4. Wes Fucking Bentley
Just take a moment to think over those three magically words once more. Wes Fucking Bentley. That horror movie, pristine-faced motherfucker. Made my day to see him again, I can tell you.
5. The other characters don’t completely suck
So, not everything that happens in the script is surprising. There’s the usual unobtainable love interest, the dorky friend who has the hand of death on his shoulder throughout the whole fucking movie, and the slightly dumber jerks who deal drugs and do carpentry a la Channing Tatum in Magic Mike. But they’re rarely terrible. The love interest, played by Emily Ratajkowsk, is alternative and sarcastic enough to not make us hate her, plus her life pretty much sucks too, so she’s relatable at least some of the time. When she started work in a Vegan cafe, I was a little bit in love, I won’t lie. Plus Shane from The Walking Dead is never not interesting. And did I mention Wes Fucking Bentley. JUST YES!
6. It’s not trying to be original (and that’s a good thing)
Despite reviews calling WAYF out for being unoriginal, I’d say that this is actually a positive thing. The movie knows that it’s part of a well-versed genre of movies, and it’s carving out a tiny slice of that for itself. It does break new ground, particularly in its insistence that we can make something of ourselves with a laptop if we want to (hell, the Catfish phenomenon sprung from the tiniest internet story, when you think about it), but it’s also happy being a movie about friendship, music and not much else.
7. It’s like Step Up but for DJs
I’m sure there are other DJ movies. But this one is absolutely bang on the money for its audience. The way that Step Up put dance back into mainstream cinema, WAYF shows us what modern DJ-ing is all about. All you need is a laptop. Does this make you a wanker? Probably. But it works because it keeps it simple.
8. Zac Efron ain’t half bad
I don’t care if you believe me or not. This High School Musical douche is all grown up. As if Bad Neighbours wasn’t proof enough, he can carry a film. If you don’t like it, then don’t watch it. More abs for me.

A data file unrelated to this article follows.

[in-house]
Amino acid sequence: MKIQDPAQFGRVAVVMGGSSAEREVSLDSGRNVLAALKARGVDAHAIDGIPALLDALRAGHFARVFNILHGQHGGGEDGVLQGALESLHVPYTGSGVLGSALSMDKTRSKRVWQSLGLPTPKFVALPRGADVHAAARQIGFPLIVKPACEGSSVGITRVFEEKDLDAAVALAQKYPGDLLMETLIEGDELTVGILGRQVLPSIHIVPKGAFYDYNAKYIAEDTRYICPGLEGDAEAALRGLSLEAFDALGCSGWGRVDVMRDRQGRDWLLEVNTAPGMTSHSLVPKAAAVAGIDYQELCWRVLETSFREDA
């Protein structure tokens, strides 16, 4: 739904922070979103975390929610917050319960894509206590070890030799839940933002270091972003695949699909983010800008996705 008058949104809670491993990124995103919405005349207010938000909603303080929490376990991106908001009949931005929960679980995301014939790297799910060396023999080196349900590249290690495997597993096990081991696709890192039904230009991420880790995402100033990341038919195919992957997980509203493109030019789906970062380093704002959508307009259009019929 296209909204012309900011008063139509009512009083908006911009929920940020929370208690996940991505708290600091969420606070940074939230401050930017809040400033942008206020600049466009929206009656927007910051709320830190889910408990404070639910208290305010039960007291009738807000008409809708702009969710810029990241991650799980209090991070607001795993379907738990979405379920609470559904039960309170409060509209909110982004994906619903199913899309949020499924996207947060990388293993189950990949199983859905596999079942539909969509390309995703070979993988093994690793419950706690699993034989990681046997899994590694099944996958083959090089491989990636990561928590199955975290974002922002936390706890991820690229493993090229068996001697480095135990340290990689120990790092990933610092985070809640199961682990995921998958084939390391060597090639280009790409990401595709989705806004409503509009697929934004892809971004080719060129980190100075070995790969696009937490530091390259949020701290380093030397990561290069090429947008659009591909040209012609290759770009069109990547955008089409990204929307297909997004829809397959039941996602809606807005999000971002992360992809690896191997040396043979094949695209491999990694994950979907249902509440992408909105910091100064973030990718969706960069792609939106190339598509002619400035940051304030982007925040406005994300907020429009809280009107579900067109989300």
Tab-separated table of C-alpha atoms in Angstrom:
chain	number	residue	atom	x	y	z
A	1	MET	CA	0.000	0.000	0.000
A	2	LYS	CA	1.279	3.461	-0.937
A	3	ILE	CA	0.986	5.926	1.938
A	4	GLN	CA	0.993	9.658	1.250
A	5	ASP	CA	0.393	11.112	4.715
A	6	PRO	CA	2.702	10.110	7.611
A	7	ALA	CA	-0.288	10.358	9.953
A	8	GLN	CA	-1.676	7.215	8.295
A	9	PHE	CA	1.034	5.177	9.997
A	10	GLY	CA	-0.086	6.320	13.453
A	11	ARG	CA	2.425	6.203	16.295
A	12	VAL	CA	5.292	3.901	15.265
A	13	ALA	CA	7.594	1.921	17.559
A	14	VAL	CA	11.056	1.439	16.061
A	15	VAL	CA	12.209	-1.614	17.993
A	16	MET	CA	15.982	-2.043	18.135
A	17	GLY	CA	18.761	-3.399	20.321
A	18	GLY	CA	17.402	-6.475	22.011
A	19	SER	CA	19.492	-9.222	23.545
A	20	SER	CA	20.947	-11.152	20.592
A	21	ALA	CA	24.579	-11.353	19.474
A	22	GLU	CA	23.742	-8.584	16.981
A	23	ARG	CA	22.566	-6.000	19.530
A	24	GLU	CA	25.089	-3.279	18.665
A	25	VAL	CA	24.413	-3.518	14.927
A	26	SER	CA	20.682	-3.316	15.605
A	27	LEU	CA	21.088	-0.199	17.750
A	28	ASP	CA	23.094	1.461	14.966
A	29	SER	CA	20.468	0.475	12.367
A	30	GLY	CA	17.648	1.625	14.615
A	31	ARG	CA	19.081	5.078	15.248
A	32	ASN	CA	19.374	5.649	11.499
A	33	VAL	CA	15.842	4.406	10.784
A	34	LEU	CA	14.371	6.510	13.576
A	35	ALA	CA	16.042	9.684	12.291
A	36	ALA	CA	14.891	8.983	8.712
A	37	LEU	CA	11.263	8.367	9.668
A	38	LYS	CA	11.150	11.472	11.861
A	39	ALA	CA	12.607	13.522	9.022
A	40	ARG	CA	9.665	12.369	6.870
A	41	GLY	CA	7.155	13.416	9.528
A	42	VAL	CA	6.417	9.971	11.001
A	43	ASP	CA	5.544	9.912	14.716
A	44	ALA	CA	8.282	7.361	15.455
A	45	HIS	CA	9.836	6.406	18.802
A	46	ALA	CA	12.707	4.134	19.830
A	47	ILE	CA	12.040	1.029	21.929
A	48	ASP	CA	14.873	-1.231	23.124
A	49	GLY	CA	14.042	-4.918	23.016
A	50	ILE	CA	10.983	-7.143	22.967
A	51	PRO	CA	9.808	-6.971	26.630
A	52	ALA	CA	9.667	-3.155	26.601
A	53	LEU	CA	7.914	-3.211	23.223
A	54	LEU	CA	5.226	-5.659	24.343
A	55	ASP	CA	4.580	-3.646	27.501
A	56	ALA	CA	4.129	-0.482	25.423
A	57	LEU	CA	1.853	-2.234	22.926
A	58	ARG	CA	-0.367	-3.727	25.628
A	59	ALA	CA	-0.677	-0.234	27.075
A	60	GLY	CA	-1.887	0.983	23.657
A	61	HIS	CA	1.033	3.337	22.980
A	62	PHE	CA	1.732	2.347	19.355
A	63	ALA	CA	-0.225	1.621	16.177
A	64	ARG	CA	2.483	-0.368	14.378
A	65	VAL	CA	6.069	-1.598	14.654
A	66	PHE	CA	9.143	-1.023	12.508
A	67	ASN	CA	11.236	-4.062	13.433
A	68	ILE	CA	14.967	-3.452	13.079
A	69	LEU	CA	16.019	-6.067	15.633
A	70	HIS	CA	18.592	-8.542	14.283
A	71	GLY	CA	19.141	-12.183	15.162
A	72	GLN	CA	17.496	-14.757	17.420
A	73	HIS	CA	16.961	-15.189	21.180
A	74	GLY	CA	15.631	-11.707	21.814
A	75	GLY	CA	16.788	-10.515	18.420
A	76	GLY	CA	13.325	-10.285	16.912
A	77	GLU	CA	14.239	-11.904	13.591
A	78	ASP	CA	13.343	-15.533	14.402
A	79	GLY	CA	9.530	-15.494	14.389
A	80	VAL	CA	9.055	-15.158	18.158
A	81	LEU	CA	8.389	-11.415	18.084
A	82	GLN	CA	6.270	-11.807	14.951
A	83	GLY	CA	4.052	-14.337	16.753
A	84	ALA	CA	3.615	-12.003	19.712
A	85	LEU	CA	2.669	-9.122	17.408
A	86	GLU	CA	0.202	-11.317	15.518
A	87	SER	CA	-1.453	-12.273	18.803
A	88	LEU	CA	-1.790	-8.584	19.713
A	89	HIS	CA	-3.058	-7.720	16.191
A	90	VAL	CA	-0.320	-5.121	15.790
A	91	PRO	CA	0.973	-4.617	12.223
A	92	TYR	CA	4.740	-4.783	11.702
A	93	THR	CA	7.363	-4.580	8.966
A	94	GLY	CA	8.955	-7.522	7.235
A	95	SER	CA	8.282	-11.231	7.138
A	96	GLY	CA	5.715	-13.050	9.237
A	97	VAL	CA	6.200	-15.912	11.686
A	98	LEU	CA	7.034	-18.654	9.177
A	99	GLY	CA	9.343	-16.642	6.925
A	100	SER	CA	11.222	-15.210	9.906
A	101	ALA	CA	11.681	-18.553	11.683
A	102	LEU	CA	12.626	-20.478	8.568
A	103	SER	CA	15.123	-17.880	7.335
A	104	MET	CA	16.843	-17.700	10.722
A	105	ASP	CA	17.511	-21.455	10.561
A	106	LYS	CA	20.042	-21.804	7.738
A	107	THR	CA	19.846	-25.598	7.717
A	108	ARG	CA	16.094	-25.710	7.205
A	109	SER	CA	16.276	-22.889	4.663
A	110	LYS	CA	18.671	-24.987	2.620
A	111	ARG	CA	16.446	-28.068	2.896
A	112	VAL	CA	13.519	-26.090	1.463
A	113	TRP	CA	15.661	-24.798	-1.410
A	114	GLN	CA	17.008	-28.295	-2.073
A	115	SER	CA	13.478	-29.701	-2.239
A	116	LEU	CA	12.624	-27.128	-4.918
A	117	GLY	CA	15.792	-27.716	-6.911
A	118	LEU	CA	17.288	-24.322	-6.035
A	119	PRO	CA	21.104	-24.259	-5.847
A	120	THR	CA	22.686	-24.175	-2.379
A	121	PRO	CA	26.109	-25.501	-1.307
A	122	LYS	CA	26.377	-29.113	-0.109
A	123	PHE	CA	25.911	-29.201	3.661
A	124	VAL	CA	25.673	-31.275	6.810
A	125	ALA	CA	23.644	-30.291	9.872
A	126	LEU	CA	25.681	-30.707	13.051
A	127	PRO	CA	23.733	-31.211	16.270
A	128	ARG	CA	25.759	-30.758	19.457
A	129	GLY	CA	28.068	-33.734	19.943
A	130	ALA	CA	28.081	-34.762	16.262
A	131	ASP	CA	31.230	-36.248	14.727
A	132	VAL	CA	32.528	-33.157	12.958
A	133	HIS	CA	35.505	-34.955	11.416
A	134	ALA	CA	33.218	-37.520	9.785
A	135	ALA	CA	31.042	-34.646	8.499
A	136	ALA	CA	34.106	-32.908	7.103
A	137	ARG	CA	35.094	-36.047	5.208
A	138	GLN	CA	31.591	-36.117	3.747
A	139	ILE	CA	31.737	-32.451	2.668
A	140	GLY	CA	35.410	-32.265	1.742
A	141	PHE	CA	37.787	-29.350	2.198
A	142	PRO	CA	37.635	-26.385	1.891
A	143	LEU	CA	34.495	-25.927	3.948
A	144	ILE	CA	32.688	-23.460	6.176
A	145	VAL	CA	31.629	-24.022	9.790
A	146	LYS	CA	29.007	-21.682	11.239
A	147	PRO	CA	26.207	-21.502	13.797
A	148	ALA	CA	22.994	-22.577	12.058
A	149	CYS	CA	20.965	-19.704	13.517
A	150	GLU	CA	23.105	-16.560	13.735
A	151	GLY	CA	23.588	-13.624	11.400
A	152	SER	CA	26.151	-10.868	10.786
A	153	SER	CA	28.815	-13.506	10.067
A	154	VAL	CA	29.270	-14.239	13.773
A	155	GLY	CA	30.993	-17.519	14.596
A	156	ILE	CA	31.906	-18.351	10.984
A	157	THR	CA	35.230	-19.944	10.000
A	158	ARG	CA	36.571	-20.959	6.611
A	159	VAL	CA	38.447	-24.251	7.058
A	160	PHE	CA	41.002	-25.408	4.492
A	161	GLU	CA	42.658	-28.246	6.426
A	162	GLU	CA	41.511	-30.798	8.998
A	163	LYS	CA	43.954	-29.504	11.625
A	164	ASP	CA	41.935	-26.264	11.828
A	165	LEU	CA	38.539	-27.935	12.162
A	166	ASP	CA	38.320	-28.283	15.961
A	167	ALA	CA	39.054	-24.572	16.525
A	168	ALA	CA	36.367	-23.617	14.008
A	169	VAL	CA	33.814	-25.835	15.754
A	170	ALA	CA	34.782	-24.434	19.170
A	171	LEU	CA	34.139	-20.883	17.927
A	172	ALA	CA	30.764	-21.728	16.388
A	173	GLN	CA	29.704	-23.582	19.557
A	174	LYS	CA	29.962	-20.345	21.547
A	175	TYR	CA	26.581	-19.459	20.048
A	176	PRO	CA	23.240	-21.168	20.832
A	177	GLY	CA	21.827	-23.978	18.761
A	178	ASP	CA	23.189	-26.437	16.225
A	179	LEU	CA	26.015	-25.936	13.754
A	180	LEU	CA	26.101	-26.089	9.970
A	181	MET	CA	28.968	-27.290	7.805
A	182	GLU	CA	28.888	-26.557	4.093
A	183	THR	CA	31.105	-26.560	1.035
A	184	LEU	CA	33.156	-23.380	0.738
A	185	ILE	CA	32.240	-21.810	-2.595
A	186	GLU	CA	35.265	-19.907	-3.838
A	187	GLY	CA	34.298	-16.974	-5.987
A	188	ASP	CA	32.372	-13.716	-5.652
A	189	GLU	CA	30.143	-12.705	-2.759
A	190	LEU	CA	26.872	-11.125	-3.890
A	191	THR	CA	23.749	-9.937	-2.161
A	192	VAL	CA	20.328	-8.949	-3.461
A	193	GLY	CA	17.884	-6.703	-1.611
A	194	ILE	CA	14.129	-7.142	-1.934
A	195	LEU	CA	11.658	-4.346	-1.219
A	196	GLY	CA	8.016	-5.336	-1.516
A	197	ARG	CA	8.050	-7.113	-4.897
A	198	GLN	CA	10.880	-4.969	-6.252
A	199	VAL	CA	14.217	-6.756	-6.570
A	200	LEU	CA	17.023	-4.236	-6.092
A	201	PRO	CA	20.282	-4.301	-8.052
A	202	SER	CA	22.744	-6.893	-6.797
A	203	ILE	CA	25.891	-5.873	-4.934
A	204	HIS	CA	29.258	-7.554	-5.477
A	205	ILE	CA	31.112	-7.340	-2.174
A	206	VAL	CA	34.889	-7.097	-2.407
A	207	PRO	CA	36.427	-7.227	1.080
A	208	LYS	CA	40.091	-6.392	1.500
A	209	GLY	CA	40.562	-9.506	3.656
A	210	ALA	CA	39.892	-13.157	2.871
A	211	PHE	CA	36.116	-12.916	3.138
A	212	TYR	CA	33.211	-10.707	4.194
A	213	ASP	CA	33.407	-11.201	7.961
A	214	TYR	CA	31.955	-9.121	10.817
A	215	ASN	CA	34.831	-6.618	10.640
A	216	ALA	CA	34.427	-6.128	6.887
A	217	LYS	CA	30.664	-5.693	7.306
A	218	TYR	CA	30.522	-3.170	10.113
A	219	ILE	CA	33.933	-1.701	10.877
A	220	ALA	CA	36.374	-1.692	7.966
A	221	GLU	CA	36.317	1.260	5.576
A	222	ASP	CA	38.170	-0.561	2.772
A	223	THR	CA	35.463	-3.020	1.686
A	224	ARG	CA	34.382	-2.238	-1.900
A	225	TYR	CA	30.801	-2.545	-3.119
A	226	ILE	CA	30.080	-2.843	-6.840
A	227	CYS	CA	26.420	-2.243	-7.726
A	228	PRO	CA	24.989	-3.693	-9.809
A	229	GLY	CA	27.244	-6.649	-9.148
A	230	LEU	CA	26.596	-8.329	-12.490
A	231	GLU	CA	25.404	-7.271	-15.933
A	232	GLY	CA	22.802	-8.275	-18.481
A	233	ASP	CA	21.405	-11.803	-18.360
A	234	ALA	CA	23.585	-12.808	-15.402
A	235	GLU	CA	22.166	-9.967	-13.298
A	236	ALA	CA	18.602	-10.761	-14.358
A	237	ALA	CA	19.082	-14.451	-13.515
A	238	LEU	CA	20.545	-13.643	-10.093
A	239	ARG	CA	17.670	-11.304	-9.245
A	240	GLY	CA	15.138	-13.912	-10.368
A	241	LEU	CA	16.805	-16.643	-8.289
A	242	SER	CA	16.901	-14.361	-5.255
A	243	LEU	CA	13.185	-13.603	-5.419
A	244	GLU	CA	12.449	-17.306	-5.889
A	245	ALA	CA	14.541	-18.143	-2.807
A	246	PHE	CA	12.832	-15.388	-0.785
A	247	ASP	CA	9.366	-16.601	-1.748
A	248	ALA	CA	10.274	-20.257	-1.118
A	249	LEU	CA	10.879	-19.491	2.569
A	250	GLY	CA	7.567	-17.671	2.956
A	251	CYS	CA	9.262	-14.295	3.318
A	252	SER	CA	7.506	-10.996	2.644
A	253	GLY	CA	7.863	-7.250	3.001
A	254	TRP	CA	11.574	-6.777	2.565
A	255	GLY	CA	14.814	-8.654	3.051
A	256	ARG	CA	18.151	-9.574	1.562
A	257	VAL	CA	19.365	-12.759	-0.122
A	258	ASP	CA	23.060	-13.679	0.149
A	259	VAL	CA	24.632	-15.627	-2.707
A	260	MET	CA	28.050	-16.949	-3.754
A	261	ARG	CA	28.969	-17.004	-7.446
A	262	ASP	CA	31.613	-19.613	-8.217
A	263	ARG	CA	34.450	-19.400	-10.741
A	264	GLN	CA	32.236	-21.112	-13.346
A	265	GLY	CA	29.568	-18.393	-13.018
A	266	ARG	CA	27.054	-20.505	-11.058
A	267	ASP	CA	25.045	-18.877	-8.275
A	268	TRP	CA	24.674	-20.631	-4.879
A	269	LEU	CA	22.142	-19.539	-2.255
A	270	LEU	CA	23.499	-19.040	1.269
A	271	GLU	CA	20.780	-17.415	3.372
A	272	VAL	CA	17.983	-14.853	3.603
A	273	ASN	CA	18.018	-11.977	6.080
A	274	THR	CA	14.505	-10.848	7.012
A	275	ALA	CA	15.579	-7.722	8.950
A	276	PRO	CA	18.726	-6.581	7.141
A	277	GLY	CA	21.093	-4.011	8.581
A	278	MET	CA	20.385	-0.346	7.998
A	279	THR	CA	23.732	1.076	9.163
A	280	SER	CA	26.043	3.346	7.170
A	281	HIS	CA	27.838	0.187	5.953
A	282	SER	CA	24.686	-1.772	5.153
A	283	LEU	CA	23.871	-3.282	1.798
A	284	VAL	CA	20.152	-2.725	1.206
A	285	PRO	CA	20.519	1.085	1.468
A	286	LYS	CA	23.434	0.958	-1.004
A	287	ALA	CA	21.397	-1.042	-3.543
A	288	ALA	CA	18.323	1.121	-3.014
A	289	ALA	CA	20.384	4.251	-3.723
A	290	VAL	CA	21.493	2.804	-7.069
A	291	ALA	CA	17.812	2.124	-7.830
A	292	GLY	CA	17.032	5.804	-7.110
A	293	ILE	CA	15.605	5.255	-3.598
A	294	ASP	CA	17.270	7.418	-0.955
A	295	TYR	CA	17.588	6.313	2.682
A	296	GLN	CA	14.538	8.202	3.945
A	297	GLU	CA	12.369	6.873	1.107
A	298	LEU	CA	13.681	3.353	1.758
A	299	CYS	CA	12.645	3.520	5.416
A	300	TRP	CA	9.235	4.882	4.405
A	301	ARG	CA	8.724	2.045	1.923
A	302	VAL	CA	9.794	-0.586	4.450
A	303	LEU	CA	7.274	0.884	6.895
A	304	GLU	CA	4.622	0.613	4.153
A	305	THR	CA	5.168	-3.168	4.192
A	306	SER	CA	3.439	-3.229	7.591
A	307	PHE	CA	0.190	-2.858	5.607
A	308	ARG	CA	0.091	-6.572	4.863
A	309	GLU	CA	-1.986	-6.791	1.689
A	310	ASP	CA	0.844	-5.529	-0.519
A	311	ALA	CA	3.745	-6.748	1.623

In Conclusion, if you like any or all of the following this movie is for you:
Catfish, Zac Efron’s torso, sick beats (fuck off Taylor Swift and your copyright claim), bright colours, serial-killer-style hotties and a belief that you can make something of yourself no matter what in the internet age!
And as an aside, I took a 42 year old man to see this movie and he didn’t hate it! He even commented on how great the cinematography was afterwards. So suck it, haters!
Amy Mackelden (a.k.a. July 2061) is a writer based on the Isle of Wight. Her writing has featured in places such as heat magazine, New Statesman online, anthologies from Cinnamon Press, Leaf Books and the Emma Press. She won a Northern Promise Award from New Writing North in 2011 and a New Buds Award from New Writing South in 2015. She’s one of the co-founders of poetry magazine Butcher’s Dog, and has made two spoken word/theatre shows, The 8 Fatal Mistakes of Online Dating (& How To Avoid Them), & Retail, which is set in a closed-down Blockbuster & about a shared love of Woody Allen. Her blog, July 2061, was shortlisted in the Blog North Awards 2012. She is totally, 100%, are you fucking kidding me, Team Krakow.